“Laur – where I live, homeowners are legally responsible for the sidewalks in front of their homes. There is a hefty fine for noncompliance. I’m not sure if there are programs to assist the elderly or those who are physically unable to do so. I think most people just pay a kid to do it.”
I dare you to talk a walk, at least three miles total (which is the average distance for me to get to the dollar/grocery store, or the post office, or the damn library on a round trip) and see – exactly – how ‘good’ those sidewalks are. They’re probably better than where I live – but not my much, I’m betting. Even if a couple of the walks – are – shoveled, they get icy pretty damn quick and most people don’t salt anything but their own driveway, if that.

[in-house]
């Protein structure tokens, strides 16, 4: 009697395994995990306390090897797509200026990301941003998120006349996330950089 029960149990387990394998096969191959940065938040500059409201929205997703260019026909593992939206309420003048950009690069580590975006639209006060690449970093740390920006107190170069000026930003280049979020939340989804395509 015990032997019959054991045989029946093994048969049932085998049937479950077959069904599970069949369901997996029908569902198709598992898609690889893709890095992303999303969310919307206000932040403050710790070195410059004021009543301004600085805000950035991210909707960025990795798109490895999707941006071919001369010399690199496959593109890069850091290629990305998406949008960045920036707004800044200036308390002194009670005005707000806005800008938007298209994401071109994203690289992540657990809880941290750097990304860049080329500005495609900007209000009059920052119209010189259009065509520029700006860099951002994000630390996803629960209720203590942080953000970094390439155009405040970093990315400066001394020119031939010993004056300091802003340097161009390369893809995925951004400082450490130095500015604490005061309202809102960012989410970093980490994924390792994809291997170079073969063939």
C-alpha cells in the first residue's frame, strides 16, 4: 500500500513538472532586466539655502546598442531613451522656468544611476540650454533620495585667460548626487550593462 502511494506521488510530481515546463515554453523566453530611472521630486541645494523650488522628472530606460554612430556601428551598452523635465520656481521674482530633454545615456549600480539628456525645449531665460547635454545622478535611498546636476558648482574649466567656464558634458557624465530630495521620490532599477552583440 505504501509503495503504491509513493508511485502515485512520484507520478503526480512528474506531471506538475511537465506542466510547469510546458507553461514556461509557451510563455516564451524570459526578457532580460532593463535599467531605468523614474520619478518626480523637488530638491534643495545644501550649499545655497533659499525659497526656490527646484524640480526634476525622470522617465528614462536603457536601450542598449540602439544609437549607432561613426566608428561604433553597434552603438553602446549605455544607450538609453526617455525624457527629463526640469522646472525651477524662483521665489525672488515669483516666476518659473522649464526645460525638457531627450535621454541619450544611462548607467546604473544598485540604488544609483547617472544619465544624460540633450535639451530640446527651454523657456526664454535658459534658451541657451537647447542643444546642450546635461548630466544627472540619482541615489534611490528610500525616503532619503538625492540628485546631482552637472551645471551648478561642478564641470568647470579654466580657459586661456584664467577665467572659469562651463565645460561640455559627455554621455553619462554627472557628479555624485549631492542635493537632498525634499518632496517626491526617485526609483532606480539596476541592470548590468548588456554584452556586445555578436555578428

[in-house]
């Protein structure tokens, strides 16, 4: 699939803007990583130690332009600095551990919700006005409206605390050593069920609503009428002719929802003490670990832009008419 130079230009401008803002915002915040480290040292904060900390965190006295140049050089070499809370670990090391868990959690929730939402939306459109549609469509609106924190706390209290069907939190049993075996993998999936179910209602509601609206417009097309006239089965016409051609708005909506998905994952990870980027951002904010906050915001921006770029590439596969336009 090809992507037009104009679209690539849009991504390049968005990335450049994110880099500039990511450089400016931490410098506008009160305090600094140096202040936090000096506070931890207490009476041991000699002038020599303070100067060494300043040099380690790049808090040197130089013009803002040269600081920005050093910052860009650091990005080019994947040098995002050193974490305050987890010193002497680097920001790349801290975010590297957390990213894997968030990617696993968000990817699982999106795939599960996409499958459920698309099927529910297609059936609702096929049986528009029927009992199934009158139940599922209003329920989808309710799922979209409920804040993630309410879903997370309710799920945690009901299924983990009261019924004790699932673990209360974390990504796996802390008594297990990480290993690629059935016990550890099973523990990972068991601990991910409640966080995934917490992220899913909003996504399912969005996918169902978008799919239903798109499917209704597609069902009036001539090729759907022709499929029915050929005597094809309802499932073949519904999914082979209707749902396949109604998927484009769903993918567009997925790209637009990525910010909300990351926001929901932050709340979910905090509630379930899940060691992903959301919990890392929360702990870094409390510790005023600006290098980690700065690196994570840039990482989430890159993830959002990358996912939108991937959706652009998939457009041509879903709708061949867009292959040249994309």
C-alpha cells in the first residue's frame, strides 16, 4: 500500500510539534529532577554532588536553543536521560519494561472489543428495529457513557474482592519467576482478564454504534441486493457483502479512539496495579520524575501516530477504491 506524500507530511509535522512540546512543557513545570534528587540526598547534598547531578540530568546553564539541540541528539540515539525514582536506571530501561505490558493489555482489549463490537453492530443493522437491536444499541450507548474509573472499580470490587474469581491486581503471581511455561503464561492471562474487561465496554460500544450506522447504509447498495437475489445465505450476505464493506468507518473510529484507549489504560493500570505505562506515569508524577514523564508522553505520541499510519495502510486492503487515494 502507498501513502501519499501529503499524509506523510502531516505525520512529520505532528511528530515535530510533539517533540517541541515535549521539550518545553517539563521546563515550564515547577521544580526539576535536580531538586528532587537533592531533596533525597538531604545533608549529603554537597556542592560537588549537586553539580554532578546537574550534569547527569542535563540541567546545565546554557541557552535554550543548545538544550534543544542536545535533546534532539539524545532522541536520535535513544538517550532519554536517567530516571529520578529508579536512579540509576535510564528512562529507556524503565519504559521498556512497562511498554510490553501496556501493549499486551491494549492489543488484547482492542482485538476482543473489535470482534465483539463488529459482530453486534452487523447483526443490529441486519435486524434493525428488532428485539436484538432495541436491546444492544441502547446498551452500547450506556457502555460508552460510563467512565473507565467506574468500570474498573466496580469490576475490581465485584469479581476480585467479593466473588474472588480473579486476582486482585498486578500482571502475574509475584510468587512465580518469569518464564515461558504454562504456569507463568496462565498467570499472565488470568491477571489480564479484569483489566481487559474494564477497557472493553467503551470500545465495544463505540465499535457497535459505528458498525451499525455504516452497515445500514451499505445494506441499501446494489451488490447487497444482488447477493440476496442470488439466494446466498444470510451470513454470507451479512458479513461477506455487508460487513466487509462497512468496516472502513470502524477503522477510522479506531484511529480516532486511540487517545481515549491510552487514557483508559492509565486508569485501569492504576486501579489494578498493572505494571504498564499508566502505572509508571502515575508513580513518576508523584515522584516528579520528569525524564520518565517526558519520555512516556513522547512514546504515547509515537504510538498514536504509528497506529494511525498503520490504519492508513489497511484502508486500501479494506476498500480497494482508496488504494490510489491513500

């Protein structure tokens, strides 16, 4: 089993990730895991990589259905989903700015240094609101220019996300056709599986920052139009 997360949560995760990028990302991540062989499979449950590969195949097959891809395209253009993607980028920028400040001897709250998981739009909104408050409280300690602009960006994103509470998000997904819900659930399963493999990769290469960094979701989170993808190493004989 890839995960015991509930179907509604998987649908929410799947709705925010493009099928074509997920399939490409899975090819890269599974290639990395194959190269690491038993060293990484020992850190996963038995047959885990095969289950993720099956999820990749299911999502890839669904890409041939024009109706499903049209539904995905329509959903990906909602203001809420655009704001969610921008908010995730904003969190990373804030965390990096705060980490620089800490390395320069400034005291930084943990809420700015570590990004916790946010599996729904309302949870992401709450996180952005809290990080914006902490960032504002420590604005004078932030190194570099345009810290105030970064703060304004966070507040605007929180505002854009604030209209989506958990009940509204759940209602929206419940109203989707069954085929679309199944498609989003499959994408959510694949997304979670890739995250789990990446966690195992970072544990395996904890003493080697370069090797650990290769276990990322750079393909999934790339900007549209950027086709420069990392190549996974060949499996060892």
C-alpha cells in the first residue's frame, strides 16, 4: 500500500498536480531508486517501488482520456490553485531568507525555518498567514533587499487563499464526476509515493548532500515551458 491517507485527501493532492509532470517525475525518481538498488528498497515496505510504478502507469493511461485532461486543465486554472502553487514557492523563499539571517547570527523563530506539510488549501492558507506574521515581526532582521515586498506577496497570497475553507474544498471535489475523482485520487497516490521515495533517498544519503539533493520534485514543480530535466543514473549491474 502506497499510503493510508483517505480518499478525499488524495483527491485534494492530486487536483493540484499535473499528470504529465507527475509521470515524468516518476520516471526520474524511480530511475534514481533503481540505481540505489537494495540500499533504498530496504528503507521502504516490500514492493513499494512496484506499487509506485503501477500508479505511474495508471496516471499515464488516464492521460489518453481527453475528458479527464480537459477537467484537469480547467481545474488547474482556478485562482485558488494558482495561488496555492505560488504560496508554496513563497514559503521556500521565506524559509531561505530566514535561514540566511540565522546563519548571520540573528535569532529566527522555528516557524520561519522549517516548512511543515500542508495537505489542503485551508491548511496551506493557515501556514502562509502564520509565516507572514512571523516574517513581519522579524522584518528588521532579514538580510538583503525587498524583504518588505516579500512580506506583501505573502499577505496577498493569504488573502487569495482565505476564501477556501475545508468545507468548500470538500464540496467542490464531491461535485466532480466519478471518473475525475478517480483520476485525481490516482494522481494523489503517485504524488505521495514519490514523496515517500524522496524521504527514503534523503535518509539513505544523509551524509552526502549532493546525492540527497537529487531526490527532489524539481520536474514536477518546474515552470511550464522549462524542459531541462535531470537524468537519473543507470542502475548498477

First of all, I would like to apologize for shortening your name against your wishes. I will remember for e future not to do that.
I also apologize for how flip I sounded about the snow removal issue. It’s something that wouldn’t have a major impact on myself or many of my friends or neighbors, simply because we rent and do not own, and it is highly unlikely that a person could be financially distressed or housebound here since it’s such an expensive place to live. Our landlords are required to maintain our sidewalks and parking lots. The subsidized housing community here has the local township providing their snow removal and other related maintenance. I have also seen boy scouts out shoveling some walks and yards. I am fortunate enough to live in a place that is not so rurual that isolation to the point of people with disabilities being shut in due to bad weather. It’s my privilege showing that I didn’t even consider the issue from other POVS.